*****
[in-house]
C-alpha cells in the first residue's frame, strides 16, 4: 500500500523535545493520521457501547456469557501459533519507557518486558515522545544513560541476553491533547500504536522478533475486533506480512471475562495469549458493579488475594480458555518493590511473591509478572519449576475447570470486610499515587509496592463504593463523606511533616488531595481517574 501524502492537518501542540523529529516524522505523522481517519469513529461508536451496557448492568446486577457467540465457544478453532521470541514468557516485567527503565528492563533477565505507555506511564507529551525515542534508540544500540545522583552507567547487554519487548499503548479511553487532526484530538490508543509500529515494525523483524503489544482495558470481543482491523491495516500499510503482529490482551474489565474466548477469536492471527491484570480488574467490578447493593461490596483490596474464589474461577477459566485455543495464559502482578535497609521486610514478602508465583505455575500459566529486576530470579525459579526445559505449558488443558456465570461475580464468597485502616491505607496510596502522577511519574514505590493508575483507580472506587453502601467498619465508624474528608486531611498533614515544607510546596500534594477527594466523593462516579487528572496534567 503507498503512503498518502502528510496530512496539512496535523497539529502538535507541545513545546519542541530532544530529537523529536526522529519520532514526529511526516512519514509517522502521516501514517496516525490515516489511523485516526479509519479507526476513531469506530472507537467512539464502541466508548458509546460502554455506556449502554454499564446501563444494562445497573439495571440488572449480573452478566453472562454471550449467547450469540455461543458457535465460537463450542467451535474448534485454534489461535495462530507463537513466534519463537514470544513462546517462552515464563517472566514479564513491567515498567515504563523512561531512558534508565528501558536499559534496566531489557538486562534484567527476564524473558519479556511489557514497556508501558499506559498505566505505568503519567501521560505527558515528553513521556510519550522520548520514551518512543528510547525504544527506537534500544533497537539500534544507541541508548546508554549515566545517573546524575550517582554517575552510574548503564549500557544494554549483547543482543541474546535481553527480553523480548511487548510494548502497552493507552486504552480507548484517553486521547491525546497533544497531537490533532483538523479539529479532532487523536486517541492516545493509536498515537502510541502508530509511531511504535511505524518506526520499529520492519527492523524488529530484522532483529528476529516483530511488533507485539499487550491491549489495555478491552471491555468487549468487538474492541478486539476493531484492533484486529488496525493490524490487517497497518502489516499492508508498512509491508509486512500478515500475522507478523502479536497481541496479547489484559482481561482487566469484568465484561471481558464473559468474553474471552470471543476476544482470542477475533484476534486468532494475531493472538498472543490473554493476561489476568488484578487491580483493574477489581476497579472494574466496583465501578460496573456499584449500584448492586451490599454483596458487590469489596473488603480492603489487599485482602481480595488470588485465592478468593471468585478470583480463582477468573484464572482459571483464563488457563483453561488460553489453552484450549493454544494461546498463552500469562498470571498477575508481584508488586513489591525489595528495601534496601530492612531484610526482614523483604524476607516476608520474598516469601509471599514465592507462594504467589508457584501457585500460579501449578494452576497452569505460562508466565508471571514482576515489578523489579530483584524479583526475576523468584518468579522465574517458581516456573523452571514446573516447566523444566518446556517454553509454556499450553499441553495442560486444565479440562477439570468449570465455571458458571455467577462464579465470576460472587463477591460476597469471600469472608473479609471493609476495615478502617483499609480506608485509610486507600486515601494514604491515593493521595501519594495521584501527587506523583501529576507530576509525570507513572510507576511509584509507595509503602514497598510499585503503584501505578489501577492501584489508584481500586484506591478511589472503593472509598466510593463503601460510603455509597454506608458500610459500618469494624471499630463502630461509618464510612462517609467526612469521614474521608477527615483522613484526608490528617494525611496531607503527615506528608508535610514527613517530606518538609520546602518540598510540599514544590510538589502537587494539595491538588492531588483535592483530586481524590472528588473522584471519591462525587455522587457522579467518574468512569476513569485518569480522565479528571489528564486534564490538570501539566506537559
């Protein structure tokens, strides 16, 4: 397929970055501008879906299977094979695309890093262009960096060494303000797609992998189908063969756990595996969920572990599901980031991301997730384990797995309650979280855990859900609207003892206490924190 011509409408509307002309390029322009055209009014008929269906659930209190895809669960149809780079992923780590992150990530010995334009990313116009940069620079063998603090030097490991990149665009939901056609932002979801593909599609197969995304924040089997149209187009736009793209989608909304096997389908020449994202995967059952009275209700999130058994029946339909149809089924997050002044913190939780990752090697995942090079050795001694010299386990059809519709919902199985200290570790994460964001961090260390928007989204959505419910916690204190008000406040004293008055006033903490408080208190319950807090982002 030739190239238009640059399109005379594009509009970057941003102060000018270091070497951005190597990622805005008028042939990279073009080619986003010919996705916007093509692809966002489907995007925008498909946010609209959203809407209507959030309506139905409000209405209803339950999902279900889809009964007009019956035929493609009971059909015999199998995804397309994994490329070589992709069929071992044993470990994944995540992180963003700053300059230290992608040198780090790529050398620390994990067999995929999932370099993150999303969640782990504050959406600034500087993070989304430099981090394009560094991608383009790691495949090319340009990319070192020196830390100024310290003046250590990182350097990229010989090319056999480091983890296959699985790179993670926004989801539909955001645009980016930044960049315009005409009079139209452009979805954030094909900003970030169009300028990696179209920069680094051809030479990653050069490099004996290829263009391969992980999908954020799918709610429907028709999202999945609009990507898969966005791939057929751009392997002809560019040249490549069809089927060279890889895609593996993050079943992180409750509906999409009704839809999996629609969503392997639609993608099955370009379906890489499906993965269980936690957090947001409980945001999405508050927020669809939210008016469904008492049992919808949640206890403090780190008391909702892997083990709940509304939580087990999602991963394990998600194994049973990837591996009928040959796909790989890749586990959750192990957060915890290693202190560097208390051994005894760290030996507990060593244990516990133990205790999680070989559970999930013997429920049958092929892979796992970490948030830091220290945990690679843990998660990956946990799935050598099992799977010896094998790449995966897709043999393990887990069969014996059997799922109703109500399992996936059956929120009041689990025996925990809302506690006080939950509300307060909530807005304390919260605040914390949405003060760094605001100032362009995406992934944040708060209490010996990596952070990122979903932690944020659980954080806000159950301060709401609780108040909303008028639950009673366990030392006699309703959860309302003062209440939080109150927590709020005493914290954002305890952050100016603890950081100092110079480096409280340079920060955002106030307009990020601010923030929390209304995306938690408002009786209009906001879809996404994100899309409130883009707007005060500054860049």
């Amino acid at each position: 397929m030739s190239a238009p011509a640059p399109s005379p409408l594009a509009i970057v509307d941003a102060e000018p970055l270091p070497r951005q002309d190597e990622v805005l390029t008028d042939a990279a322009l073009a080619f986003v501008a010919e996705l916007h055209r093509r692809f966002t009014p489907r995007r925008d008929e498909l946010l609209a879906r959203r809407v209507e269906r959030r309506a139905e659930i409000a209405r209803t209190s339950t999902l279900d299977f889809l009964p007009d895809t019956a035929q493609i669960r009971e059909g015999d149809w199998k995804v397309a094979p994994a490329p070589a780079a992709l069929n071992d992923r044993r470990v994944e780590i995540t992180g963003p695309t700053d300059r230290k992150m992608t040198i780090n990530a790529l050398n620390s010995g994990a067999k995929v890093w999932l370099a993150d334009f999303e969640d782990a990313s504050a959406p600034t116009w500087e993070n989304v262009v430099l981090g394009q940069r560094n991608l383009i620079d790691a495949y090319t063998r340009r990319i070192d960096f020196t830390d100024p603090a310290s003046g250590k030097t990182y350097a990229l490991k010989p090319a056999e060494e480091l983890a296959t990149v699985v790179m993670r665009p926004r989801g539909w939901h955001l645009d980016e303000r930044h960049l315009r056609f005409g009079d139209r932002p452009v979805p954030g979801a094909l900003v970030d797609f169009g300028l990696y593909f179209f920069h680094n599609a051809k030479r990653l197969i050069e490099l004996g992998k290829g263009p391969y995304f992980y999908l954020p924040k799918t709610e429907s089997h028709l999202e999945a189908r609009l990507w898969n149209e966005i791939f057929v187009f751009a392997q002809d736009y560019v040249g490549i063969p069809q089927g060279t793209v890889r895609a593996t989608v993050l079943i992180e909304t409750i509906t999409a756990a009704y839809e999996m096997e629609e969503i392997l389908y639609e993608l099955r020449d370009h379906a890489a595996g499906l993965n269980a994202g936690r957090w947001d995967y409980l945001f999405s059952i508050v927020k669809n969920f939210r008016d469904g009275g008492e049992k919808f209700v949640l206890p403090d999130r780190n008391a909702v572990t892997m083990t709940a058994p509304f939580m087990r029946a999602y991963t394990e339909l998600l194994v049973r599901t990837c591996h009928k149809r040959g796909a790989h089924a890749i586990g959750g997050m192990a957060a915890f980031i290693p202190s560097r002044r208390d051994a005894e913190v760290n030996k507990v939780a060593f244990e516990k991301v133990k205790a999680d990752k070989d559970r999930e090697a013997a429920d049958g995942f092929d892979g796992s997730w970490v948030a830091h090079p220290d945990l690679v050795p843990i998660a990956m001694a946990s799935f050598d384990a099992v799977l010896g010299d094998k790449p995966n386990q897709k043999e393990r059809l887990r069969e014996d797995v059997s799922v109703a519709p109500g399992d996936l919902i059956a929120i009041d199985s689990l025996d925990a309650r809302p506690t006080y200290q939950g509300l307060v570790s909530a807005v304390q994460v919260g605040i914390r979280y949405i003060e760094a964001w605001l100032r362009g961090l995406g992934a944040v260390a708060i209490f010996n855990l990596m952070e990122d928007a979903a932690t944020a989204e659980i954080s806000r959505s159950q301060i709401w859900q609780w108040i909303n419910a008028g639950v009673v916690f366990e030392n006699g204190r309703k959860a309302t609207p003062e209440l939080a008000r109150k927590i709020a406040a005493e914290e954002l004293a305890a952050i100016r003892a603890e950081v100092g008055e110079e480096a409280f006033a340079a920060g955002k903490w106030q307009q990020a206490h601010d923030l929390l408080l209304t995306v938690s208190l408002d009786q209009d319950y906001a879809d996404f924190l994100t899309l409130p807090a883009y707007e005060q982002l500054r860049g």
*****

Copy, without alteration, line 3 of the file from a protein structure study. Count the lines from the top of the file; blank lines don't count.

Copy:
């Protein structure tokens, strides 16, 4: 397929970055501008879906299977094979695309890093262009960096060494303000797609992998189908063969756990595996969920572990599901980031991301997730384990797995309650979280855990859900609207003892206490924190 011509409408509307002309390029322009055209009014008929269906659930209190895809669960149809780079992923780590992150990530010995334009990313116009940069620079063998603090030097490991990149665009939901056609932002979801593909599609197969995304924040089997149209187009736009793209989608909304096997389908020449994202995967059952009275209700999130058994029946339909149809089924997050002044913190939780990752090697995942090079050795001694010299386990059809519709919902199985200290570790994460964001961090260390928007989204959505419910916690204190008000406040004293008055006033903490408080208190319950807090982002 030739190239238009640059399109005379594009509009970057941003102060000018270091070497951005190597990622805005008028042939990279073009080619986003010919996705916007093509692809966002489907995007925008498909946010609209959203809407209507959030309506139905409000209405209803339950999902279900889809009964007009019956035929493609009971059909015999199998995804397309994994490329070589992709069929071992044993470990994944995540992180963003700053300059230290992608040198780090790529050398620390994990067999995929999932370099993150999303969640782990504050959406600034500087993070989304430099981090394009560094991608383009790691495949090319340009990319070192020196830390100024310290003046250590990182350097990229010989090319056999480091983890296959699985790179993670926004989801539909955001645009980016930044960049315009005409009079139209452009979805954030094909900003970030169009300028990696179209920069680094051809030479990653050069490099004996290829263009391969992980999908954020799918709610429907028709999202999945609009990507898969966005791939057929751009392997002809560019040249490549069809089927060279890889895609593996993050079943992180409750509906999409009704839809999996629609969503392997639609993608099955370009379906890489499906993965269980936690957090947001409980945001999405508050927020669809939210008016469904008492049992919808949640206890403090780190008391909702892997083990709940509304939580087990999602991963394990998600194994049973990837591996009928040959796909790989890749586990959750192990957060915890290693202190560097208390051994005894760290030996507990060593244990516990133990205790999680070989559970999930013997429920049958092929892979796992970490948030830091220290945990690679843990998660990956946990799935050598099992799977010896094998790449995966897709043999393990887990069969014996059997799922109703109500399992996936059956929120009041689990025996925990809302506690006080939950509300307060909530807005304390919260605040914390949405003060760094605001100032362009995406992934944040708060209490010996990596952070990122979903932690944020659980954080806000159950301060709401609780108040909303008028639950009673366990030392006699309703959860309302003062209440939080109150927590709020005493914290954002305890952050100016603890950081100092110079480096409280340079920060955002106030307009990020601010923030929390209304995306938690408002009786209009906001879809996404994100899309409130883009707007005060500054860049």